This Victorian walled garden sits peacefully in the East Lothian countryside, surrounded by woodland and gardens. When I first visited, the space felt like a blank canvas. A slightly awkward slope laid to lawn meant a bit of thought had to go into creating a practical kitchen garden which would be easy to work in whilst looking amazing. The north wall of the garden was built from a combination of brick and natural sandstone and was in a poor condition. Extensive work was carried out by Dan MacCaulay to the walls to restore them without making them look as if they were brand new. Dan worked his magic with beautiful results.
The clients had an enthusiastic wishlist for the space where they wanted to grow fruit and vegetables in raised beds as well as espaliered fruit trees on the brick walls. They loved the idea of a cedar greenhouse with a water butt for harvesting rainwater. And they were very excited by the idea of a traditional fruiting hedgerow to hide the badger and rabbit-proof fence.
The solution to the awkward slope was to fashion the raised beds out of woven rebar which allowed us to mould the shape of each bed to the space. Paths in between were created using Cedec pathway gravel and each bed has its own water supply for ease of watering.
A good sized cedar greenhouse was built and installed by Woodpecker Joinery and as soon as it was installed the clients filled it with tomato plants which grew like triffids. Automatic roof vents keep the temperatures down in the summer and cedar staging gives plenty of space for seeds and plants. Cedar greenhouses are particularly enjoyable to work in due to the warm tones of the cedar and the beautiful fragrance.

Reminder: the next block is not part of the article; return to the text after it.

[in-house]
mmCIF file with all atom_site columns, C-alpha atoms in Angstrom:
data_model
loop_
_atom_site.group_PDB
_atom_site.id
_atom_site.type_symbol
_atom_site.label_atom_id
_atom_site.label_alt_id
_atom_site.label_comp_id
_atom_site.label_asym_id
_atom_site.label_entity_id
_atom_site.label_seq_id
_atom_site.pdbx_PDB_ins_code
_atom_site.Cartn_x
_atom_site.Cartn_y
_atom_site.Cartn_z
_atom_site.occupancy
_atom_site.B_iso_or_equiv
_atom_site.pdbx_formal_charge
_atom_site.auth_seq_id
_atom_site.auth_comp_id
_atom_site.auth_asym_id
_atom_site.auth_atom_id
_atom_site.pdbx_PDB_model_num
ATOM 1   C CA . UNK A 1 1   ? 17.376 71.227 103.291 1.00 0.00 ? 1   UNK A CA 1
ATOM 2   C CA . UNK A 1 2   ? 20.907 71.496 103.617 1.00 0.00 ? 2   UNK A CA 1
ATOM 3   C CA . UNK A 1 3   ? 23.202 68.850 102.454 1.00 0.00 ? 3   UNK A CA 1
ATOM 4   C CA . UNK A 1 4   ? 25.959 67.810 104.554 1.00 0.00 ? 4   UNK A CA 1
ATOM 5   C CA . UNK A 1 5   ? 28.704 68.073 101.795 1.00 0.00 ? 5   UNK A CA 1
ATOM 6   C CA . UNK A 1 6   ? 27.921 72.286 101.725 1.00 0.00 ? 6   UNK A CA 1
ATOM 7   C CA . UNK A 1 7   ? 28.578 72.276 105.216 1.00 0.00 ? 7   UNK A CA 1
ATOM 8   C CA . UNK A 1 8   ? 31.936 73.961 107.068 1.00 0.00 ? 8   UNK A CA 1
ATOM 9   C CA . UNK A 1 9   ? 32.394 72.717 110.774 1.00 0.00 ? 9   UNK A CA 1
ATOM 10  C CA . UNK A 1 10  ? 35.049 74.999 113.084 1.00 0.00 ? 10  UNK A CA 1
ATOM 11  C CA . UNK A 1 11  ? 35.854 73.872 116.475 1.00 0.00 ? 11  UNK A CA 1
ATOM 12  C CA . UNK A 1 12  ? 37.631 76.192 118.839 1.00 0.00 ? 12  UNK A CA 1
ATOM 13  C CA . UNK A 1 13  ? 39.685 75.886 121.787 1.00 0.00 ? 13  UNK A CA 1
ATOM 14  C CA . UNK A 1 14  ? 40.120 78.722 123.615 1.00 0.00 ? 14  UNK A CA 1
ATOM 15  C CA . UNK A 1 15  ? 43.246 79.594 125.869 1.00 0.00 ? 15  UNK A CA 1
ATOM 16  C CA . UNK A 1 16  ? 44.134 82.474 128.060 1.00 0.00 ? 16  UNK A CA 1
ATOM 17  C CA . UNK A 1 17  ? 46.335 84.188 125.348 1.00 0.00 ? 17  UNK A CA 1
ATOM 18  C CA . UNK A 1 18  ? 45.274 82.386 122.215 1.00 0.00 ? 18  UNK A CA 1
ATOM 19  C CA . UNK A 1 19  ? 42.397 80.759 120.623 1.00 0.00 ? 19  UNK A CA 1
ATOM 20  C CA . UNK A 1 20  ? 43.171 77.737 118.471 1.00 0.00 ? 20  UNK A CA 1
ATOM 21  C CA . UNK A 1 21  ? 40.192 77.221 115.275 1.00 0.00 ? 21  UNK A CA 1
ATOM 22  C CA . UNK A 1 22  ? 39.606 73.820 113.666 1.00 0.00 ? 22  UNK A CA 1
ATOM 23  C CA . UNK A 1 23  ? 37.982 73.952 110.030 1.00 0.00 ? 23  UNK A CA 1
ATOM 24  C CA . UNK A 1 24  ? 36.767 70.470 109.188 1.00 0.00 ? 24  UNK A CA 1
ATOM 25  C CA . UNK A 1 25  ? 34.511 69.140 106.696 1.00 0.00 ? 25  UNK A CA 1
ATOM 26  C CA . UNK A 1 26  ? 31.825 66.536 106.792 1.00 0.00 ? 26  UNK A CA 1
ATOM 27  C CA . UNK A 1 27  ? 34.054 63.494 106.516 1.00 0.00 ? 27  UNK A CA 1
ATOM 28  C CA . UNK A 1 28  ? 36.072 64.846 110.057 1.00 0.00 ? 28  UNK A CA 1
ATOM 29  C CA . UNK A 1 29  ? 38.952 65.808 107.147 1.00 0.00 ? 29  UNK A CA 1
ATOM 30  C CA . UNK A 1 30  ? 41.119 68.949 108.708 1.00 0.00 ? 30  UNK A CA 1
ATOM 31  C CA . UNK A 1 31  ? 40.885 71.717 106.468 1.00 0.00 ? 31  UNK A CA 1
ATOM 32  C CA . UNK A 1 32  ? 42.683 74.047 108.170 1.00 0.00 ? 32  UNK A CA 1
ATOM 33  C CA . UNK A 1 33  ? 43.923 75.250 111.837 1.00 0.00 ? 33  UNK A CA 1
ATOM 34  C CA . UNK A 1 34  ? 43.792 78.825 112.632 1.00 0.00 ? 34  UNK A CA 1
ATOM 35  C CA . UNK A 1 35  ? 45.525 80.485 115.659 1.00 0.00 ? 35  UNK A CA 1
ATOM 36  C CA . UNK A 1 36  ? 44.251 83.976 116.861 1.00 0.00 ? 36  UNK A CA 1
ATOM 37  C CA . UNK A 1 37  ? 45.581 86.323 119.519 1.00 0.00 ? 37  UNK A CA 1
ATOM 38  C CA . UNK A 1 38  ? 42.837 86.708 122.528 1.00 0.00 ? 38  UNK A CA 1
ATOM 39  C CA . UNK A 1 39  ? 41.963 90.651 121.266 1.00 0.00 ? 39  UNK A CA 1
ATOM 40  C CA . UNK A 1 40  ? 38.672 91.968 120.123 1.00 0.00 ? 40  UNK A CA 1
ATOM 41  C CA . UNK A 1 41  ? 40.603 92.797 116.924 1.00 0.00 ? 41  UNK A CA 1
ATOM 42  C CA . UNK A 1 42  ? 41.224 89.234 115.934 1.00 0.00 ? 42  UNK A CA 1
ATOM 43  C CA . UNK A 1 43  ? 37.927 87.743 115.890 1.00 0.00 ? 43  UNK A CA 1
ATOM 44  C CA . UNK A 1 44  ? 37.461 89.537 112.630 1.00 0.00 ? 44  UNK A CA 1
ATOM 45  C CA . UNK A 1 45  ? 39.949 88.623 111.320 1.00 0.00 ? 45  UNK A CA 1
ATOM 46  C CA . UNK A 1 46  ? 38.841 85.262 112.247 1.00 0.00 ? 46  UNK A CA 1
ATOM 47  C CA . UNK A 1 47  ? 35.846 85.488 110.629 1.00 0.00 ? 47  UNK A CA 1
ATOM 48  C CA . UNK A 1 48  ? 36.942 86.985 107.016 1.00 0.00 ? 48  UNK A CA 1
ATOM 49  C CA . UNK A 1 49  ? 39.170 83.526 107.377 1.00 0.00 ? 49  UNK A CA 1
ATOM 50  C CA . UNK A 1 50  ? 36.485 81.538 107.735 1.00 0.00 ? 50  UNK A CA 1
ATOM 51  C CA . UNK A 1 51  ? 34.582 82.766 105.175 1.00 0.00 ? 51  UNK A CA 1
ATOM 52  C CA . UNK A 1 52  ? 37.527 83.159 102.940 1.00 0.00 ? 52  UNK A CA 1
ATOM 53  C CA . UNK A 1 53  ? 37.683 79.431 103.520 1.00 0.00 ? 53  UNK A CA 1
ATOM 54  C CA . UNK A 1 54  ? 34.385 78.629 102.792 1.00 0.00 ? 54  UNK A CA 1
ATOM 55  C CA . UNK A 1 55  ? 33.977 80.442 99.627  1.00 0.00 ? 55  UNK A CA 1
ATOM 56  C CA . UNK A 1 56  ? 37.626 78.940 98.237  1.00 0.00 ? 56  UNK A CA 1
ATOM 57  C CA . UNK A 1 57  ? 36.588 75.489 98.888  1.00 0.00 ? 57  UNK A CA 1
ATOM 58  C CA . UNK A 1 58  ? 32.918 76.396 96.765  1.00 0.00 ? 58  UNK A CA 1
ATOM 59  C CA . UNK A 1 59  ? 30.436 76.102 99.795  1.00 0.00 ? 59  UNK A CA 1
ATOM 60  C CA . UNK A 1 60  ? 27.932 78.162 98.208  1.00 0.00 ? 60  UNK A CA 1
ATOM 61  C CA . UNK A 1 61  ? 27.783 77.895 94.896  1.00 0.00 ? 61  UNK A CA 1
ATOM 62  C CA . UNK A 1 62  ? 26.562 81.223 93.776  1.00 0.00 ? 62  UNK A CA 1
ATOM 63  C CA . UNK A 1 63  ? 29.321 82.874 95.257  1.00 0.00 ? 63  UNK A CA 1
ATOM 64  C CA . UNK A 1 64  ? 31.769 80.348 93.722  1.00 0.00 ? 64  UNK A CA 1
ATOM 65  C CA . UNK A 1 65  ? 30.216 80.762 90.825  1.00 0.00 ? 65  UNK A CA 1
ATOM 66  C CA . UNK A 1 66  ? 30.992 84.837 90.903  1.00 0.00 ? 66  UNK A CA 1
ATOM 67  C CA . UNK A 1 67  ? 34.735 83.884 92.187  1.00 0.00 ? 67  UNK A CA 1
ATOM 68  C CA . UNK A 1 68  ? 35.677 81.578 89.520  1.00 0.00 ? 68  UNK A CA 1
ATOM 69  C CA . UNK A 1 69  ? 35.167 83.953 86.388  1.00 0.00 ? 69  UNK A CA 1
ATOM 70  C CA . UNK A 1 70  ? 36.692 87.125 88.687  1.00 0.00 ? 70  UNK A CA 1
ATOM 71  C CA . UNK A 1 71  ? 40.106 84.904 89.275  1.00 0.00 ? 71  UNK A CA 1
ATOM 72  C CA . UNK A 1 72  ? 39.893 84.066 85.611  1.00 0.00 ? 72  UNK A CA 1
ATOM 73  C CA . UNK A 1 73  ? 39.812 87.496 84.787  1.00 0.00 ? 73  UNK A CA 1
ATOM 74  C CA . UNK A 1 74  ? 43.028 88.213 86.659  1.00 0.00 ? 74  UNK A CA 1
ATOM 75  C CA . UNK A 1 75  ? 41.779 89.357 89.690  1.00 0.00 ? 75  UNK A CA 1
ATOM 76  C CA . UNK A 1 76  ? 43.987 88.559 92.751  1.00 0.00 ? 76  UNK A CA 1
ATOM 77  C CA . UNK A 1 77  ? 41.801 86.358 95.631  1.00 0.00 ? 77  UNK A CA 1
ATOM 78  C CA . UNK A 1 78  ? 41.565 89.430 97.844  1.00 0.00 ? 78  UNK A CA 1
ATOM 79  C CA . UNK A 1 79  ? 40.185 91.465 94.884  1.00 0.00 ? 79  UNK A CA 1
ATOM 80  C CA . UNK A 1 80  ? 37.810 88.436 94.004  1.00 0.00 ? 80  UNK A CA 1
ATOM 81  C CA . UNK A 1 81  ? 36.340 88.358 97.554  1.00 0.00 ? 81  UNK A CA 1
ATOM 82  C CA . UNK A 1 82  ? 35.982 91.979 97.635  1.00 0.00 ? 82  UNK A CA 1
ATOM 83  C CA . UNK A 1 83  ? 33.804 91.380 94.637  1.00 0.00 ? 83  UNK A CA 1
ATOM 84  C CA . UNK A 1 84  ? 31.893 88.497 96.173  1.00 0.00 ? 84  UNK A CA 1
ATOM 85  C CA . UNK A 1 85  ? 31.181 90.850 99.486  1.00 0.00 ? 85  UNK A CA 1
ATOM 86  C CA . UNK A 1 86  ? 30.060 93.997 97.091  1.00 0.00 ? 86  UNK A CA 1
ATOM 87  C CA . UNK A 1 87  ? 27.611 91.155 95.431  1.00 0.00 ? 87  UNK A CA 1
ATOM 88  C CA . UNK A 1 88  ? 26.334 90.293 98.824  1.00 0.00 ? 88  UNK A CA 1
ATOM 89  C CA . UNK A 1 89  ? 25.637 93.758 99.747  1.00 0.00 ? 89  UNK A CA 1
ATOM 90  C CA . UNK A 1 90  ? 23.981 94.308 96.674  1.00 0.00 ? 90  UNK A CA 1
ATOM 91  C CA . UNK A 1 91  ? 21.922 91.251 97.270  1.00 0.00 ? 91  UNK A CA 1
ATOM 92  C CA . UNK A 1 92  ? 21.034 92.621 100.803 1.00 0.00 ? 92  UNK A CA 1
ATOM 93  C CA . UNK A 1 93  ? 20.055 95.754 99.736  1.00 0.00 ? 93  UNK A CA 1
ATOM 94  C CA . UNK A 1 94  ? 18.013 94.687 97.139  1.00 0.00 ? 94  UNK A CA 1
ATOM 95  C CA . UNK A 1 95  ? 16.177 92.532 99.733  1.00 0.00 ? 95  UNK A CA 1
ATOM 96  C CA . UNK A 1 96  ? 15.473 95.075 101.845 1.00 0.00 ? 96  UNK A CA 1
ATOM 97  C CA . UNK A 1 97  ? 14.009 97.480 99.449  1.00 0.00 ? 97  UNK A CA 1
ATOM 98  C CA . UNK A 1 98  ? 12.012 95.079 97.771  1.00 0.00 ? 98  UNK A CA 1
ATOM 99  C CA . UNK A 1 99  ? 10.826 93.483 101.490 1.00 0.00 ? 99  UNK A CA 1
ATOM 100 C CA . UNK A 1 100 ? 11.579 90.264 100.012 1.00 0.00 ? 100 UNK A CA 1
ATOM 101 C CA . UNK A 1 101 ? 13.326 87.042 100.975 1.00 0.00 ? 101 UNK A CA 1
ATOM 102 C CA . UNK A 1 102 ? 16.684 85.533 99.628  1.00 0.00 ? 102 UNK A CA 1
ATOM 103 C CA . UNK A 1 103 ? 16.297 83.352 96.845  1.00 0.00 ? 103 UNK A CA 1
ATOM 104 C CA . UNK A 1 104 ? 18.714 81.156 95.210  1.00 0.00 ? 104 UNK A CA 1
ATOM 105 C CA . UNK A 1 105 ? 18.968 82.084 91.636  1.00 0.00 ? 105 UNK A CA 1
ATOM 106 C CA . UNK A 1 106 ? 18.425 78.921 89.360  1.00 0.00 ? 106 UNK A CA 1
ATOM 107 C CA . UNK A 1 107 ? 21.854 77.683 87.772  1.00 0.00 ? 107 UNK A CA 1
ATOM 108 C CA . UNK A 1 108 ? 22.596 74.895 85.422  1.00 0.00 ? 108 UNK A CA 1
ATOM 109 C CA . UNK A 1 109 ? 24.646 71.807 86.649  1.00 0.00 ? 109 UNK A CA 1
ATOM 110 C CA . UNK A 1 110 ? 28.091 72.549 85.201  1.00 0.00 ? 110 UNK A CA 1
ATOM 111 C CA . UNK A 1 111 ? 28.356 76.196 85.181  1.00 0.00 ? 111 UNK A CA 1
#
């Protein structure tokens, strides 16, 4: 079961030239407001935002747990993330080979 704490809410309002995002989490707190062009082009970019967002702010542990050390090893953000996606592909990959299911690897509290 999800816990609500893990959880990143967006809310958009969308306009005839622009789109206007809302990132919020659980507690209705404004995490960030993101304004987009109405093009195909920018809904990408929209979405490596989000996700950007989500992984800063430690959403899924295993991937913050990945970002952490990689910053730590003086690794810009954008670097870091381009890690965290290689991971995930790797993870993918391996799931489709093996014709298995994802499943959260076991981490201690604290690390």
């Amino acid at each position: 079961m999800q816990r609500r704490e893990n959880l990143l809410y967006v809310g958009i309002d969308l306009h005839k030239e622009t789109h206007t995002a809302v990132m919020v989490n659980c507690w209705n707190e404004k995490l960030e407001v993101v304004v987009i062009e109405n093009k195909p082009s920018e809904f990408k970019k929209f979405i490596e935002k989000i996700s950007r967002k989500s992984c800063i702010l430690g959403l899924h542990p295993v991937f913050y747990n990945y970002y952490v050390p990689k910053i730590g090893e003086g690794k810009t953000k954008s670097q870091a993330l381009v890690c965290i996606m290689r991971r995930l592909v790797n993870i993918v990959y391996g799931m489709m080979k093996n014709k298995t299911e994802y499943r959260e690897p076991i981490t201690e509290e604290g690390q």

A working area immediately outside the greenhouse was designed with a sweepable surface made from Dutch pavers to match the brick wall and a stylish potting bench frames the space on two sides. A Belfast sink allows for pot washing and shelving gives space for irrigation kit, tools and bags of compost.
Inevitably for a walled garden, there are gates! On the north and east walls I opted for a design which whimsically uses garden forks in the top half of an otherwise solid gate. I first saw this design in a garden near Duns in the Scottish borders and subsequently at Broadwoodside near Gifford. Detailing on the gates through the fruiting hedge gives a nod to the woven rebar raised beds. These gates gently close on a spring so that Peter Rabbit and friends are not able to sneak in through a gate left open by accident…